2007 Denver International Film Festival

I’m still waiting for the long overdue announcement that the 1960s were nothing but a series of bombastic failures, but until then, we’ll continue to suffer through insane delusions like Brett Morgen’s Chicago 10, a rambling, jigsaw puzzle of a documentary of such stifling insularity that it never bothers to define the riots and protests of the 1968 Democratic National Convention as anything other than the vain fantasies of a few privileged burnouts. Appropriately, though no less annoyingly, much of the film — and all of the actual trial reenactments — are portrayed as cartoons, which worked as a stylistic device for all of three seconds before it drove me up a fucking wall. I’m not sure how the words and drama of the courtroom could have been put on film without the animation, but as it reduced the case to a colossal joke, any possible attempt to lend credibility to the events was washed away in a tidal wave of trivia. Allen Ginsburg, Abbie Hoffman, William Kunstler, Jerry Rubin, Bobby Seale, and a host of flower power celebrities “appear” as these creations (with actors like Hank Azaria lending their voices), as well as actual figures from archival footage, but no single scene fostered a larger understanding. For all we are left to believe, a few nitwits converged on the Second City, camped out in the streets, stormed the auditorium, and were subsequently bombarded with night sticks and tear gas. Interestingly, nothing I saw convinced me that the shits didn’t get exactly what they deserved.

The film’s hip, rock-fueled imagery tries to generate an us-versus-them energy (and, by implication, challenge the current generation to suckle a bit of inspiration), but the very opposite occurs: to a man, these are performance artists getting uppity about nothing in particular, and at no time did I believe that they gave two shits about Vietnam, racism, or the oppressed poor. They were showboating circus clowns, and their clever, drug-fueled wordplay masked a deep, near-pathological sense of entitlement that stood agog at the notion that the sons and daughters of the chosen few would ever be asked to ship off to war. These were media savvy kids using the power of the camera to inject themselves into history, regardless of the issue at hand, and as such were reality show contestants ahead of their time. These merry pranksters knew exactly how to generate publicity, and every gesture — from the marches to the press conferences — were cynical games using and abusing the very forces they claimed to deride on a daily basis. Even the famous chant, “The whole world is watching,” is less a rallying cry against American brutality and hypocrisy than a calculated, market-tested phrase to let everyone know that they would have their moment in the sun. The court transcripts proved this in spades, as the incessant grandstanding became mere opportunities to craft the following day’s headlines.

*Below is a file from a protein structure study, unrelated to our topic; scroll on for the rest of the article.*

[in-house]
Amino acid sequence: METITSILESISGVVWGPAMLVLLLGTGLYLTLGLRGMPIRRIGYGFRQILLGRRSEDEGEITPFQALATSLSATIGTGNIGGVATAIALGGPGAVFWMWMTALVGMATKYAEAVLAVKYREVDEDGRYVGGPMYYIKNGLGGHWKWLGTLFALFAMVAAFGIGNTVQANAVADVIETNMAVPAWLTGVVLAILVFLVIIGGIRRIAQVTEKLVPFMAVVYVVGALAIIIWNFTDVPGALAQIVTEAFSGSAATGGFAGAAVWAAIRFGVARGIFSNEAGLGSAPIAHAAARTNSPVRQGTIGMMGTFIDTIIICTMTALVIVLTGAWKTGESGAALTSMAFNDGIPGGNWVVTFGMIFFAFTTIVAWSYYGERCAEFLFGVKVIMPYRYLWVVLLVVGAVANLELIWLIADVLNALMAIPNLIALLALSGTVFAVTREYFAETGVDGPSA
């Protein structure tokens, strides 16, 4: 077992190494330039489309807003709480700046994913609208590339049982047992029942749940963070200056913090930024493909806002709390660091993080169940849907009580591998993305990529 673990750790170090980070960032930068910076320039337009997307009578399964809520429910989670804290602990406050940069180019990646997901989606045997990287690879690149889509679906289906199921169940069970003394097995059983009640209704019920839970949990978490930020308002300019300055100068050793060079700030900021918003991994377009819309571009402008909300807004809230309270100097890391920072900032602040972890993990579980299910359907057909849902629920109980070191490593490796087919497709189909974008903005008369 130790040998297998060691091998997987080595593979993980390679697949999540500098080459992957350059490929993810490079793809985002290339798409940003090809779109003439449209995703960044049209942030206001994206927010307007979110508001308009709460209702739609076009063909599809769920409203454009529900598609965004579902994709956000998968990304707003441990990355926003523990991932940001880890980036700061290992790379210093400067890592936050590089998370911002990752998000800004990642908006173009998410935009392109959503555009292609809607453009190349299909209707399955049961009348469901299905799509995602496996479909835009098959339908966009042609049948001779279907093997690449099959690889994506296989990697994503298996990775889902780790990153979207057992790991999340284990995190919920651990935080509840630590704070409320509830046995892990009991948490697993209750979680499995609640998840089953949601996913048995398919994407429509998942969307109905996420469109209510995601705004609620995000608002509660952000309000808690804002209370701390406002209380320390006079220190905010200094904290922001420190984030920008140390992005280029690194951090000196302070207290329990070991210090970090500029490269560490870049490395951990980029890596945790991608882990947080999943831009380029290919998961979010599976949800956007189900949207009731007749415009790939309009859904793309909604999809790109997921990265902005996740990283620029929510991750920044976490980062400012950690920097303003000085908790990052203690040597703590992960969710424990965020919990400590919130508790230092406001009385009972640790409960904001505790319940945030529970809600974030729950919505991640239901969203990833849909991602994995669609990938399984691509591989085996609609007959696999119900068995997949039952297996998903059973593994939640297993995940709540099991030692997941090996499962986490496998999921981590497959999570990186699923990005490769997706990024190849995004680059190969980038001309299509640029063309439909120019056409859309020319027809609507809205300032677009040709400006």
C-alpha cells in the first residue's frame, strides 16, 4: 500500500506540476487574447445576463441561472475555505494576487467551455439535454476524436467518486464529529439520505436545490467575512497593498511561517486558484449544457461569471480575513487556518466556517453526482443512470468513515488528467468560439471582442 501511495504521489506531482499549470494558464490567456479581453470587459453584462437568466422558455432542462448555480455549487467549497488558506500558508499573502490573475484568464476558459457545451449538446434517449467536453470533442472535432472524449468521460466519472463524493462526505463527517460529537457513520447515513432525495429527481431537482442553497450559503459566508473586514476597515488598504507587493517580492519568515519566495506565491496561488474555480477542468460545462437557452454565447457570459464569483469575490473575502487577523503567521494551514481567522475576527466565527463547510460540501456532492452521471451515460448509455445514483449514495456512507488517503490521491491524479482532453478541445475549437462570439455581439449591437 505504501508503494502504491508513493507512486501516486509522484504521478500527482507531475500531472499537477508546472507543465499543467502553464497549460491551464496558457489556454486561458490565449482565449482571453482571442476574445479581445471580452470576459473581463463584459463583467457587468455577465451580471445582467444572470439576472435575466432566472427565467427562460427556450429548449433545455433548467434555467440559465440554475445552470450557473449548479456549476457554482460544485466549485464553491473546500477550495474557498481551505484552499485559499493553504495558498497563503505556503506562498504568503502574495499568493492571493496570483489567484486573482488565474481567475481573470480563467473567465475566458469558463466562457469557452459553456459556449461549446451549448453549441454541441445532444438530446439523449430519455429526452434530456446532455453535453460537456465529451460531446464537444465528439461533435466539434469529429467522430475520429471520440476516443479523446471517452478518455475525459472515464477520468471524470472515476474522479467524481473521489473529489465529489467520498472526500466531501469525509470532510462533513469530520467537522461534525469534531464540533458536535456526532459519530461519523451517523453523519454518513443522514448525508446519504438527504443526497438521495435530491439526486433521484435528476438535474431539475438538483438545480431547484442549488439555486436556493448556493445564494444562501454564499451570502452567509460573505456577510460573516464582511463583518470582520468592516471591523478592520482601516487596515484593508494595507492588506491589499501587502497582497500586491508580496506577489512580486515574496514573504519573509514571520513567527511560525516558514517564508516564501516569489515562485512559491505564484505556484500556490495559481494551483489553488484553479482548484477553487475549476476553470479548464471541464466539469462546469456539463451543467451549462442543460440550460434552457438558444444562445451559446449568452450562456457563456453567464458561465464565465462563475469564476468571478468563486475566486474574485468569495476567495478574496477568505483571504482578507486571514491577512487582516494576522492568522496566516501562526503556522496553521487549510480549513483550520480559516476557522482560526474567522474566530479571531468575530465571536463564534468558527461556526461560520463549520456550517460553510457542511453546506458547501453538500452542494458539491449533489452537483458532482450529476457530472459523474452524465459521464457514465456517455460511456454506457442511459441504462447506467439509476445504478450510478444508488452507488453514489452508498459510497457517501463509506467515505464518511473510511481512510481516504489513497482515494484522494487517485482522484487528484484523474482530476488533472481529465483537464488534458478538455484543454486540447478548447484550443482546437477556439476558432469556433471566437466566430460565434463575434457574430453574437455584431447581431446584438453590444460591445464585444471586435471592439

Moreover, the film takes great pains to avoid the central question: what on earth did these people hope to accomplish during that late August of 1968? Had the police taken it easy, or the city government been more forgiving, what would these kids have offered to the Democratic party platform? Mayor Richard Daley, for all of his political skill regarding patronage and the like, blew the one opportunity he had to expose the anti-war movement as the shallow fraud it no doubt was. Had Daley casually stepped aside and called off the dogs, the Chicago 10, along with their throng of followers, would have been at a complete loss. Without cameras or clubs with which to make martyrs, the parties of protest would have gotten bored and returned to their gated communities and college campuses. Failing that, they simply would have smoked a few joints and fallen asleep in the park. These people needed confrontation, and had no way to deal with official apathy. Sure, some segments of the vast horde might have been concerned about civilian casualties, the Constitution, or even something other than their own navels, but at the very least, the movement’s leadership was (and is) a study in sleight of hand. It was masterful, much like Andy Kaufman’s aggressive anti-entertainment, but it’s time to stop insisting that they accomplished a damn thing. The war continued, the cities burned, and, to my knowledge, unemployment and hunger still persisted. Thanks to these creeps, though, liberalism has been apologizing for their nonsense going on forty years, and it’s unlikely to ever escape the association.